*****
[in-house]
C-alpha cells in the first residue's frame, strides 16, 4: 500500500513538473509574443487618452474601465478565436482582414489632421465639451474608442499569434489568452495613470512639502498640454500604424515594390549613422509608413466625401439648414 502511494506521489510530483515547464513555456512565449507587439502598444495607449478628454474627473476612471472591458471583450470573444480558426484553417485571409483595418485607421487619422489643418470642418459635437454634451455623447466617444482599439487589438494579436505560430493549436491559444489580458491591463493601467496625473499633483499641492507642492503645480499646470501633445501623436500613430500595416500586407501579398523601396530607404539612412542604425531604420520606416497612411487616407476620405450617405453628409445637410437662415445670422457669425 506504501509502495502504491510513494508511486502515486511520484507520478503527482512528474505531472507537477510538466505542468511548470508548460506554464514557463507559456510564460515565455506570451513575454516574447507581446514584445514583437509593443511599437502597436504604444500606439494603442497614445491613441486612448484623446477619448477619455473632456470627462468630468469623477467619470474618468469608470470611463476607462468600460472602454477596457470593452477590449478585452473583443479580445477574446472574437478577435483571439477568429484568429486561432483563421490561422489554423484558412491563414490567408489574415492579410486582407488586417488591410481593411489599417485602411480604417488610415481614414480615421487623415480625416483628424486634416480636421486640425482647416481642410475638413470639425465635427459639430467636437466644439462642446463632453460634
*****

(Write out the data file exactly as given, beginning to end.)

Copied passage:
[in-house]
C-alpha cells in the first residue's frame, strides 16, 4: 500500500513538473509574443487618452474601465478565436482582414489632421465639451474608442499569434489568452495613470512639502498640454500604424515594390549613422509608413466625401439648414 502511494506521489510530483515547464513555456512565449507587439502598444495607449478628454474627473476612471472591458471583450470573444480558426484553417485571409483595418485607421487619422489643418470642418459635437454634451455623447466617444482599439487589438494579436505560430493549436491559444489580458491591463493601467496625473499633483499641492507642492503645480499646470501633445501623436500613430500595416500586407501579398523601396530607404539612412542604425531604420520606416497612411487616407476620405450617405453628409445637410437662415445670422457669425 506504501509502495502504491510513494508511486502515486511520484507520478503527482512528474505531472507537477510538466505542468511548470508548460506554464514557463507559456510564460515565455506570451513575454516574447507581446514584445514583437509593443511599437502597436504604444500606439494603442497614445491613441486612448484623446477619448477619455473632456470627462468630468469623477467619470474618468469608470470611463476607462468600460472602454477596457470593452477590449478585452473583443479580445477574446472574437478577435483571439477568429484568429486561432483563421490561422489554423484558412491563414490567408489574415492579410486582407488586417488591410481593411489599417485602411480604417488610415481614414480615421487623415480625416483628424486634416480636421486640425482647416481642410475638413470639425465635427459639430467636437466644439462642446463632453460634